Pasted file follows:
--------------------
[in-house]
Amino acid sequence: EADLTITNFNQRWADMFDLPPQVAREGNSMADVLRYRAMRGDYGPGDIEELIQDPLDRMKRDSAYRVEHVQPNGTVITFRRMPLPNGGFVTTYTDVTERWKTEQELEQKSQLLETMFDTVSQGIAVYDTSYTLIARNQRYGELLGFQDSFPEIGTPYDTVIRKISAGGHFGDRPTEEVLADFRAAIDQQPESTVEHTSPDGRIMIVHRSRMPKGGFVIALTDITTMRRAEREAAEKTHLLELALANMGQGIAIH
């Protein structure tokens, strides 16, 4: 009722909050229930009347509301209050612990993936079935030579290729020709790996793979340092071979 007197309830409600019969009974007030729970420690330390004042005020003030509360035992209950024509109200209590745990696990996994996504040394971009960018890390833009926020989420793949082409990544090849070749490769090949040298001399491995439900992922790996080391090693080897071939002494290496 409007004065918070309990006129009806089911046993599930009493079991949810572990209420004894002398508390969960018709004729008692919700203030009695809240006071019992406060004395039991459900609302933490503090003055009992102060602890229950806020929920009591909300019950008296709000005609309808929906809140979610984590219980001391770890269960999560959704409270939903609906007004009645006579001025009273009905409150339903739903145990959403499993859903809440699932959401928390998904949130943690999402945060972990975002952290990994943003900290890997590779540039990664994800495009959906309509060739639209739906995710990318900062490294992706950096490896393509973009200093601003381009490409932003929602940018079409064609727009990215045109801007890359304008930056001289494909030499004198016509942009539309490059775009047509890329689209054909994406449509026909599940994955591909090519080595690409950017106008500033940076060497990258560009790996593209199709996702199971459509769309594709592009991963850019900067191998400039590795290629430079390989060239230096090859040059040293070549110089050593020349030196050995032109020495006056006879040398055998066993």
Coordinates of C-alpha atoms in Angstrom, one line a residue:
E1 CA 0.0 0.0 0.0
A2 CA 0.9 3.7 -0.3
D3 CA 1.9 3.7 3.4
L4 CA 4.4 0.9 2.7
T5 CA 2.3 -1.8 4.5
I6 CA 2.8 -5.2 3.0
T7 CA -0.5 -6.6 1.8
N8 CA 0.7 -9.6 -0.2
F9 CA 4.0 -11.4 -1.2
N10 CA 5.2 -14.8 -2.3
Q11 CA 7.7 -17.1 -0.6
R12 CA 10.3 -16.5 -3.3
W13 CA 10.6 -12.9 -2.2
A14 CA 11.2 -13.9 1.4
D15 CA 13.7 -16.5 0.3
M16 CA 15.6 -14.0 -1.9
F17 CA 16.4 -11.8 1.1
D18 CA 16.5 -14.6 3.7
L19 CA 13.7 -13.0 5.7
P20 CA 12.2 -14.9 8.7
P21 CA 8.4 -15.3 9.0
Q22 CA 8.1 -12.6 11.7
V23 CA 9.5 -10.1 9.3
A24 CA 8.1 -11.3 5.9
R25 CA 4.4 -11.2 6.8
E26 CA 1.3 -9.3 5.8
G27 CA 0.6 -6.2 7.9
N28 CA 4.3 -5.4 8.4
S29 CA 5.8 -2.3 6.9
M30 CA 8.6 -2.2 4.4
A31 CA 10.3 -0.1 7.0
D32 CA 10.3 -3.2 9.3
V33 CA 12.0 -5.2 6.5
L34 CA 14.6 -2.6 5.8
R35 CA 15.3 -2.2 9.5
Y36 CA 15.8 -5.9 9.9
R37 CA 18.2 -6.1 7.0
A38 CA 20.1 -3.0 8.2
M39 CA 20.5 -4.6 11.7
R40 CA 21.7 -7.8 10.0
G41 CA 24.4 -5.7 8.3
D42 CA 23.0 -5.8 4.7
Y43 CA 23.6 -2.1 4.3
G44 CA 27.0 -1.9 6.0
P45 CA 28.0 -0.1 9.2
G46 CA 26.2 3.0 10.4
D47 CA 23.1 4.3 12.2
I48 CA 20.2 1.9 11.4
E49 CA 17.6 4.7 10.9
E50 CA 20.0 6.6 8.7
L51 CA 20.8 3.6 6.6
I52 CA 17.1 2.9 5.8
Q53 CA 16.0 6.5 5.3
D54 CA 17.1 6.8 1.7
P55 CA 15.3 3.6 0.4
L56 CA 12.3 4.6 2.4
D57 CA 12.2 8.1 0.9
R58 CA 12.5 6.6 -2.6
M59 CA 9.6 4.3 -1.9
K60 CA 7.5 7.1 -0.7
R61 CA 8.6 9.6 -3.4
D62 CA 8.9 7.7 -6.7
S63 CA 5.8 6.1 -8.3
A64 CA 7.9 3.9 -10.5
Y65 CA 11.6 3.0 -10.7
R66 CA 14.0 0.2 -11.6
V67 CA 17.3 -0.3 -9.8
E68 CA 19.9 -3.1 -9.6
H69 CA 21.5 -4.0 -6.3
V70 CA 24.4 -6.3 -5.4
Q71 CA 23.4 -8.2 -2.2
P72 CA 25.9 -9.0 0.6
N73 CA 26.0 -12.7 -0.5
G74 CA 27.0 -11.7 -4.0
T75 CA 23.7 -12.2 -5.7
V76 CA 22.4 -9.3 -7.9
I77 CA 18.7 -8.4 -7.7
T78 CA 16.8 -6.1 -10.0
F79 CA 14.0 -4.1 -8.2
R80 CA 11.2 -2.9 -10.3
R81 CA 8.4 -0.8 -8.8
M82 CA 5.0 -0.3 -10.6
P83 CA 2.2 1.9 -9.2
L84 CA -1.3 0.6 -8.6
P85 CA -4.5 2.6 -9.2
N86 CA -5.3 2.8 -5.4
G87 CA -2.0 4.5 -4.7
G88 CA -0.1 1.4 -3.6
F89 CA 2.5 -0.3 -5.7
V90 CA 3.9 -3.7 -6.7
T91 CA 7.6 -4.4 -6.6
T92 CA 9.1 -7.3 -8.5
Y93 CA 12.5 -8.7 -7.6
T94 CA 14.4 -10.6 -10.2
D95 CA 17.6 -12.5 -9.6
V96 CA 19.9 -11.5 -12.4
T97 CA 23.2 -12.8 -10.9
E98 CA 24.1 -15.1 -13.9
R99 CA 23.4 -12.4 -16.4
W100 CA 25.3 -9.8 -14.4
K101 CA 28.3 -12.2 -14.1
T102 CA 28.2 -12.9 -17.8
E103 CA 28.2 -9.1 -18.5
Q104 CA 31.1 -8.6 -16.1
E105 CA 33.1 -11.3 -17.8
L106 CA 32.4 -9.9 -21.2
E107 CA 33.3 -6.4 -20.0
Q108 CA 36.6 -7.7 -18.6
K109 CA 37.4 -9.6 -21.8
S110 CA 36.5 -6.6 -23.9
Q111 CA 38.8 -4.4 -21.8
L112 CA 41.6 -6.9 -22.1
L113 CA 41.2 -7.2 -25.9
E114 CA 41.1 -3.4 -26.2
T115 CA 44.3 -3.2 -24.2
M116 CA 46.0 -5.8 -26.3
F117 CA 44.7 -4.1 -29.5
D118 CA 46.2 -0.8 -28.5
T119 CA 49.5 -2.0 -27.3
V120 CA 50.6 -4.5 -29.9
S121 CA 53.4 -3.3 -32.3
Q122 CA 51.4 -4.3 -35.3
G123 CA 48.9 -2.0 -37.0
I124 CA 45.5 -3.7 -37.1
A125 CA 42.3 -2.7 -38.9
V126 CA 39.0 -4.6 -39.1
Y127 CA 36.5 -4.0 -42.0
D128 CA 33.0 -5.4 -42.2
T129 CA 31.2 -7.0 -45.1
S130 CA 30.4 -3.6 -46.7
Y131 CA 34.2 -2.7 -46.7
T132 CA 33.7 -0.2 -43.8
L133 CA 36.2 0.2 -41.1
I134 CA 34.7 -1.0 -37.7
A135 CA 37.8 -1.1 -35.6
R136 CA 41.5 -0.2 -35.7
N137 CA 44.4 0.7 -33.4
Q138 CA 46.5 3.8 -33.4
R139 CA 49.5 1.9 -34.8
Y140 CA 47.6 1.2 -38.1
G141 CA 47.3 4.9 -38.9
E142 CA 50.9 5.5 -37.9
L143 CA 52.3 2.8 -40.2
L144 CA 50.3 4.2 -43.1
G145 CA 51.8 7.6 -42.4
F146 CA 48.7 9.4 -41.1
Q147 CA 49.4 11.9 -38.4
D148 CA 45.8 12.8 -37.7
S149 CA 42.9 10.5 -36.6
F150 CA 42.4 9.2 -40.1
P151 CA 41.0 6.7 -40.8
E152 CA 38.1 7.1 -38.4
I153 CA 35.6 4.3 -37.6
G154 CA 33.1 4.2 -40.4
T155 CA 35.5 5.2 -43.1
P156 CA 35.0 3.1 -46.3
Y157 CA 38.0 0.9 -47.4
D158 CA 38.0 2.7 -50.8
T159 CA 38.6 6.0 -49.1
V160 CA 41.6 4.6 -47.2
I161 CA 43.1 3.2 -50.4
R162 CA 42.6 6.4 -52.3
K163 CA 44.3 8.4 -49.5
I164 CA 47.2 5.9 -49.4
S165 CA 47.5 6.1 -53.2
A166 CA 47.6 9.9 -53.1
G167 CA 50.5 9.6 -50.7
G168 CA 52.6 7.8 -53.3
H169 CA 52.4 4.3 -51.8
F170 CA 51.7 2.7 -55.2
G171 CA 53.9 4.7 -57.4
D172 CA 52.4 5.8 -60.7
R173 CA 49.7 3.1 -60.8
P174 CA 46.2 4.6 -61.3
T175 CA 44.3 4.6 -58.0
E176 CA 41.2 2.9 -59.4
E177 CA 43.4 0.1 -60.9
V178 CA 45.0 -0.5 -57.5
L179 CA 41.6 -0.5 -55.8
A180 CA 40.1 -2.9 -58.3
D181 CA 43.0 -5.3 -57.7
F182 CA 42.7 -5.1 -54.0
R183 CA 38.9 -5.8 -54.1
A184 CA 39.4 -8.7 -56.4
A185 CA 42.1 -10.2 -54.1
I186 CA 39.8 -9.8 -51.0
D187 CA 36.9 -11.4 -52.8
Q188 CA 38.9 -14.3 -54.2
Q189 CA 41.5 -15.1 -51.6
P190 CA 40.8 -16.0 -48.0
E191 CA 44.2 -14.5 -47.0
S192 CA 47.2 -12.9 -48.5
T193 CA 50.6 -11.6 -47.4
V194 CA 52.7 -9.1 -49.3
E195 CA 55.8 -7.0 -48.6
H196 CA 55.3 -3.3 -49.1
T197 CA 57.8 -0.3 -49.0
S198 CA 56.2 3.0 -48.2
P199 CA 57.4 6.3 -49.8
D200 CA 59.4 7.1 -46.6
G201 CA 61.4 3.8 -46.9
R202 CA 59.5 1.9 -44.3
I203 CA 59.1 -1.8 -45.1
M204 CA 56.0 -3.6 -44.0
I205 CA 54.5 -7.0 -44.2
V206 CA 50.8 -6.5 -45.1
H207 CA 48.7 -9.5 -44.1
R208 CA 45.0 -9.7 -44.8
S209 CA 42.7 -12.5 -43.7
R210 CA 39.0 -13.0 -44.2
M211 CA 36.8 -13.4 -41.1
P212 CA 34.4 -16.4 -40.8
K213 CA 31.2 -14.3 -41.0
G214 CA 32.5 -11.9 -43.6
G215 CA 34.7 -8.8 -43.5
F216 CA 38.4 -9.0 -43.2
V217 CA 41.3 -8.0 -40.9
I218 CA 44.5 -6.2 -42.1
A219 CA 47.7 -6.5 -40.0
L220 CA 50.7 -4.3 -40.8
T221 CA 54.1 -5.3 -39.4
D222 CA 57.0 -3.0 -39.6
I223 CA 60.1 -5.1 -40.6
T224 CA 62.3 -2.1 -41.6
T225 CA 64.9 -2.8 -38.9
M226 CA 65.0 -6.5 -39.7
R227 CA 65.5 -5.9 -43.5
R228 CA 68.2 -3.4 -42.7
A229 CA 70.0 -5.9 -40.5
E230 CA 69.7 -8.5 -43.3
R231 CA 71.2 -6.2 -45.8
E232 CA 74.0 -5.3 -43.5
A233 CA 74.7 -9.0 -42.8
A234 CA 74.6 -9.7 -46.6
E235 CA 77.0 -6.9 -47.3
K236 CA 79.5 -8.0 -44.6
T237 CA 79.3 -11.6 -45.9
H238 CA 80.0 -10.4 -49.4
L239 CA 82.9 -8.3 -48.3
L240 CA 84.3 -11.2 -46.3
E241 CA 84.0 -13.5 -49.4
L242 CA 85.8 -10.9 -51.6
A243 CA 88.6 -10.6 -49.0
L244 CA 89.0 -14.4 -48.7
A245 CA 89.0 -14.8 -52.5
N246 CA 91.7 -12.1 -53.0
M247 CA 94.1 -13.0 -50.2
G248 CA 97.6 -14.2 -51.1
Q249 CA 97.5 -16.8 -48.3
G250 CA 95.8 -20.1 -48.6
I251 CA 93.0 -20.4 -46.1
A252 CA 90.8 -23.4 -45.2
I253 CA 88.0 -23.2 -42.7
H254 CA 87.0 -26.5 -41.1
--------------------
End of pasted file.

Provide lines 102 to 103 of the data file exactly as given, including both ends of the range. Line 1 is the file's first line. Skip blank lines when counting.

E98 CA 24.1 -15.1 -13.9
R99 CA 23.4 -12.4 -16.4